G8 final notes: The song remains the same

Earlier this week the 34th G8 Summit concluded in Hokkaido, Japan. While leaders from the industrialized world feel that progress was made at the gathering, anti-globalization activists thought it was business as usual. Here are some thoughts:

"I had no great expectations from this summit meeting, but I was willing to
be surprised. However, the statements from the G8 ministers on issues of world
economy, food security, climate change. etc, only reinforced my greatest fear
that they continue to insist on their single-minded focus on pushing through
with trade liberalization at any cost. Their commitments on those topics are
ambiguous and not real commitments. What comes out most clearly is their bias
for pushing the market, opening up economies, and their eagerness to find
investment opportunities, even in times of crisis and protecting these
investments, at every instance.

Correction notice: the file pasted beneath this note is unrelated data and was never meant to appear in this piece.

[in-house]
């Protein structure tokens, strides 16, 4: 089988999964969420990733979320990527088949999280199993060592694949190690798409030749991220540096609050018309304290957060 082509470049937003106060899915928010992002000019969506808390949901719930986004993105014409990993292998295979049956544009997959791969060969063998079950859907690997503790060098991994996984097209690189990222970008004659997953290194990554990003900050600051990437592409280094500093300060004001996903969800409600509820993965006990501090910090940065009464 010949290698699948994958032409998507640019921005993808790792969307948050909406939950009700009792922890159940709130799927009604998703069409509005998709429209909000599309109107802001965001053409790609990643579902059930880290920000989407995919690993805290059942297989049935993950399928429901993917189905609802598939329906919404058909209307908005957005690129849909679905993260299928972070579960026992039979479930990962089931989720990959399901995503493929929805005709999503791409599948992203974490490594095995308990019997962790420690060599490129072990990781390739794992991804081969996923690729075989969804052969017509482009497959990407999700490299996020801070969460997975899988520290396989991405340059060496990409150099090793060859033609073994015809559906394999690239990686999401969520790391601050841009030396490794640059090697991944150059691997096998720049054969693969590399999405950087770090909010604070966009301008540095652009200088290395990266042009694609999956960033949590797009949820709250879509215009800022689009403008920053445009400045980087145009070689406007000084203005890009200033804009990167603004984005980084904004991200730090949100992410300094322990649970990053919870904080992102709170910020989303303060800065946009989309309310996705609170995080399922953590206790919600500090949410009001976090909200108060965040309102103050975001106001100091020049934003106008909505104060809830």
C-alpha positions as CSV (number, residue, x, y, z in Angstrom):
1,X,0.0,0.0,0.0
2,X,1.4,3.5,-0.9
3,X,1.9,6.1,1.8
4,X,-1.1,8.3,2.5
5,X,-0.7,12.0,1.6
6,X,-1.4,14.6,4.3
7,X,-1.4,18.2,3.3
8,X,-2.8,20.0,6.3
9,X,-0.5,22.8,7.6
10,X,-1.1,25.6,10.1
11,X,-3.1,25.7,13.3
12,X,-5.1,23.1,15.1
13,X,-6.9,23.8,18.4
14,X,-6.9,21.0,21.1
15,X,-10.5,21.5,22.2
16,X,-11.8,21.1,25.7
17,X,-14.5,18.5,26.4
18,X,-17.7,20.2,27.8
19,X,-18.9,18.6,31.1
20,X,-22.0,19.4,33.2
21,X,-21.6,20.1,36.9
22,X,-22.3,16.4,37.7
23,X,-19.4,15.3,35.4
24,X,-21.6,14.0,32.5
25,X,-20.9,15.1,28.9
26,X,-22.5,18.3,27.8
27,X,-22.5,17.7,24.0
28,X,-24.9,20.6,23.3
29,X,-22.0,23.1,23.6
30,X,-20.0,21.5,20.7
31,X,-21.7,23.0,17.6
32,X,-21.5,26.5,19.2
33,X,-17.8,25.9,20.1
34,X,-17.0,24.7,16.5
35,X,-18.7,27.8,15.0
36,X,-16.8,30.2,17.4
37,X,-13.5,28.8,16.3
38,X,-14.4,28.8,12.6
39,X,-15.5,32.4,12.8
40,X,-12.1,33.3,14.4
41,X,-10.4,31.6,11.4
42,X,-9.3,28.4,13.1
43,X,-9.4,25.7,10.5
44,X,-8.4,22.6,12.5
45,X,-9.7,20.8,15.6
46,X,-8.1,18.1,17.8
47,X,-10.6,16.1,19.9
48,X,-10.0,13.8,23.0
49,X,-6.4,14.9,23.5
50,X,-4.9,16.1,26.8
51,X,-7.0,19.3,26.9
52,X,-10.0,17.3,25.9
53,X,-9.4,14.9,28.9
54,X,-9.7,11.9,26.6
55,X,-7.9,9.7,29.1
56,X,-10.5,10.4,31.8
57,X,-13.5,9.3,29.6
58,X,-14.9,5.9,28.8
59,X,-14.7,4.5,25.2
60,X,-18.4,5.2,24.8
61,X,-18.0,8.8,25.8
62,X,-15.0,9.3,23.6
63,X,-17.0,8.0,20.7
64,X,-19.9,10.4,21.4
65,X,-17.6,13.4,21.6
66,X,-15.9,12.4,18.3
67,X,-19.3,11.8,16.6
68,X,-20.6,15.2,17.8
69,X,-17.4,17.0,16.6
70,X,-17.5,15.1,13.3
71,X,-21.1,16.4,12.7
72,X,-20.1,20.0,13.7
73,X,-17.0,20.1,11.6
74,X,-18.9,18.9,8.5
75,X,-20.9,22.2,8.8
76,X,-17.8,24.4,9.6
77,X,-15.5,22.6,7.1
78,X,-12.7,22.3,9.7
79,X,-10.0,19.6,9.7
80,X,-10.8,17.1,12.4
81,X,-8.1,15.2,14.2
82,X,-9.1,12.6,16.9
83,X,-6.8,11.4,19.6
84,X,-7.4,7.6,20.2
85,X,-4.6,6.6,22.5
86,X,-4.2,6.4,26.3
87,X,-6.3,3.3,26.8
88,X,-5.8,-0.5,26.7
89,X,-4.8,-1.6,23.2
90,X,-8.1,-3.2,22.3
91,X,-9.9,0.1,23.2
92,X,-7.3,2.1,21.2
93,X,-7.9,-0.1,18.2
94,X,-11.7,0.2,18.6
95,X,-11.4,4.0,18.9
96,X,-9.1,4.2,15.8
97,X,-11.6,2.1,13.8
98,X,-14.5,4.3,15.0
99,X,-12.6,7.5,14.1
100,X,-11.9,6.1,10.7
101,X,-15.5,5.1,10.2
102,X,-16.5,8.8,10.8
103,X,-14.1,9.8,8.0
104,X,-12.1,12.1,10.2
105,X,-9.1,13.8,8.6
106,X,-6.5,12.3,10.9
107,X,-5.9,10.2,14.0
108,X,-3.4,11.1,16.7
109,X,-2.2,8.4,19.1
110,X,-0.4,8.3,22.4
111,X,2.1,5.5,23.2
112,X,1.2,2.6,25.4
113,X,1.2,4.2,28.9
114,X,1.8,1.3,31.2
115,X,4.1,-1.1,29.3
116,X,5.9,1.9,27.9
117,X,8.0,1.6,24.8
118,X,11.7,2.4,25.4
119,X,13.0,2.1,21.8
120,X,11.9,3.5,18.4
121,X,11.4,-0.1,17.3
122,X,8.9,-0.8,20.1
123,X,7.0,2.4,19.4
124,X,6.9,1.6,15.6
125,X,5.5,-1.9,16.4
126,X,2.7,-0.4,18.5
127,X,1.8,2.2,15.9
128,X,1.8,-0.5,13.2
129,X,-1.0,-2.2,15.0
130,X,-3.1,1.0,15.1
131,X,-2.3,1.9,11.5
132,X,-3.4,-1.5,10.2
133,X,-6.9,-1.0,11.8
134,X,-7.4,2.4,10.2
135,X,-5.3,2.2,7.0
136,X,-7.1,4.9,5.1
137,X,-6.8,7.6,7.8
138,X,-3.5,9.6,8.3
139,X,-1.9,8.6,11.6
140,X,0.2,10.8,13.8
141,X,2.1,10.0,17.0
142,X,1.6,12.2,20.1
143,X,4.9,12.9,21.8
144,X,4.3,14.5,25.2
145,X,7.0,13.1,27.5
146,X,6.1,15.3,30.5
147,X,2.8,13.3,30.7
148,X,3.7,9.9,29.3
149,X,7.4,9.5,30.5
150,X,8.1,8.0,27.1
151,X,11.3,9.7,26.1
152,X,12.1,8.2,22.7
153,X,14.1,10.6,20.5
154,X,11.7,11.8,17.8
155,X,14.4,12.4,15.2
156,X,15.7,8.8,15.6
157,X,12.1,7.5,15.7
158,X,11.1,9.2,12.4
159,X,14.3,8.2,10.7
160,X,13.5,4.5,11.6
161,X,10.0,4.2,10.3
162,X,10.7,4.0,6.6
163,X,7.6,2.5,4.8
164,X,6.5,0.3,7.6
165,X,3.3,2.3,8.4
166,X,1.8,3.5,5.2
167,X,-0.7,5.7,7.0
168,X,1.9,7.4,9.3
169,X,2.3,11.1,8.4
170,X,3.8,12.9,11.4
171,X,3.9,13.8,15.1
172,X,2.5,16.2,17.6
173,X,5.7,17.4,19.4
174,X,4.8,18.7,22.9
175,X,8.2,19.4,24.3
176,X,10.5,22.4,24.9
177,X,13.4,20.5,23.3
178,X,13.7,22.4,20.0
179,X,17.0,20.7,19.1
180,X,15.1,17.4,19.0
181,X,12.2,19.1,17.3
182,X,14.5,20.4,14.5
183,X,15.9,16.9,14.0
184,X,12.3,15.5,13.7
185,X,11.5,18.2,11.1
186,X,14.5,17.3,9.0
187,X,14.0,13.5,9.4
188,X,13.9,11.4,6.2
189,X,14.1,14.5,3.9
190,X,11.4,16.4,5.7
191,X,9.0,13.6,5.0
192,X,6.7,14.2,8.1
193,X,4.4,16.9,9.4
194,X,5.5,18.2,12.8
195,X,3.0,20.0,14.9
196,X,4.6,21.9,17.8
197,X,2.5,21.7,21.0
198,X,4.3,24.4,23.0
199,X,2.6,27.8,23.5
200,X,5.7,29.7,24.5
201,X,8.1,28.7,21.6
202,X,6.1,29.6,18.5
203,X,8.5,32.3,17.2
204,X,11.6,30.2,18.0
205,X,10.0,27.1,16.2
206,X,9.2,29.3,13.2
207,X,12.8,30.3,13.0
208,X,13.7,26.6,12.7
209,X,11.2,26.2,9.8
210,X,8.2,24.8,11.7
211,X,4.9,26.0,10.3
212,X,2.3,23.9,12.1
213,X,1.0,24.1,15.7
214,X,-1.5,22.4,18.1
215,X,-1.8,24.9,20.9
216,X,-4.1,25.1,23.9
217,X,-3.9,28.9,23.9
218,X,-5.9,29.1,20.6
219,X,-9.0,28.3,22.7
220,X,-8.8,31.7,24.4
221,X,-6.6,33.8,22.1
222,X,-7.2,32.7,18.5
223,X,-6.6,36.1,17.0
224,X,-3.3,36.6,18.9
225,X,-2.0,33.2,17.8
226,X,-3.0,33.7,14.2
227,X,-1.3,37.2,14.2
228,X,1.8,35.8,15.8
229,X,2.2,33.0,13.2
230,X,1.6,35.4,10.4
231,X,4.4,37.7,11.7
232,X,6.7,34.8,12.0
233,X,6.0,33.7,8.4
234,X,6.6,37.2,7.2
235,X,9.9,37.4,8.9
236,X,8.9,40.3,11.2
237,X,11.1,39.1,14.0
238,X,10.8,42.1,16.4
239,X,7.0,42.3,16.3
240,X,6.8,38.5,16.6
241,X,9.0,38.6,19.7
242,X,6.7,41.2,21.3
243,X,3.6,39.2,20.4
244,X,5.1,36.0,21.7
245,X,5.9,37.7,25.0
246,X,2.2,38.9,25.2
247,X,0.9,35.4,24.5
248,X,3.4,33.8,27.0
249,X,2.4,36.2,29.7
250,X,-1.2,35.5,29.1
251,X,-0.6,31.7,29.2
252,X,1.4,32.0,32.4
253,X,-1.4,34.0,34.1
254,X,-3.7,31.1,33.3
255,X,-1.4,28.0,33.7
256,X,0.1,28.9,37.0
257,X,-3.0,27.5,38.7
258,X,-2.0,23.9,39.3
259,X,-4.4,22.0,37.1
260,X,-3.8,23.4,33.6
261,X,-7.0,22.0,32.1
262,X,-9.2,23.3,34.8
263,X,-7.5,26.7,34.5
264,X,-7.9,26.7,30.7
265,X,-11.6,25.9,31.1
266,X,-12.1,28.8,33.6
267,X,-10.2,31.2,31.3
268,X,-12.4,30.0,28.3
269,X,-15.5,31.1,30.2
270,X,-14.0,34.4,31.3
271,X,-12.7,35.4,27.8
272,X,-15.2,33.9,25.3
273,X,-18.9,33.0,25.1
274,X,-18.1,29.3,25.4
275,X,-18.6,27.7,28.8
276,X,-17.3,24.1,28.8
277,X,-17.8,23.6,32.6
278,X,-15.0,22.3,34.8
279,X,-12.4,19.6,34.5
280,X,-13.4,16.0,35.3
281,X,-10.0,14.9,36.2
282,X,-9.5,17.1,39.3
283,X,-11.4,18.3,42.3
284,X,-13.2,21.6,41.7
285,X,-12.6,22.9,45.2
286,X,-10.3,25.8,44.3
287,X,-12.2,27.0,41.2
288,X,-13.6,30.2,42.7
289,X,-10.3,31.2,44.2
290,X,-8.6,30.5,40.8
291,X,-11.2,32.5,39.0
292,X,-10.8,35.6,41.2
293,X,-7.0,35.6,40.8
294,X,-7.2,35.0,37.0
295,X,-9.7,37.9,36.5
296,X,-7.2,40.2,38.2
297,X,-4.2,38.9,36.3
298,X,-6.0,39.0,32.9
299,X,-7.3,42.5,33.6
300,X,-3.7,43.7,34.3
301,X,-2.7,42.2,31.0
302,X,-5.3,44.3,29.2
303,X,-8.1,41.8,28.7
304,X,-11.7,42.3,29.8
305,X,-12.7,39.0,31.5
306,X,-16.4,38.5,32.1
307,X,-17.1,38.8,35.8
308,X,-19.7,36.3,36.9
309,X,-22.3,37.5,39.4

I find most disturbing the mention of their urgency of “concluding the
DOHA round” to solve the food crisis, as well as to stave off the financial
crisis of their economies, and their unequivocal admission that they are going
to “resist protectionist pressures against international trade and investments
in all its manifestations”, without an equally strong commitment to consider the
concerns of developing countries. This poses the clearest and biggest obstacle
to the right to development of developing countries."

NPR's "Tell Me More" had a great segment on its show yesterday, with guest Nigerian journalist Constance Ikokwu also speaking about why the developing world needs fair trade not aid.



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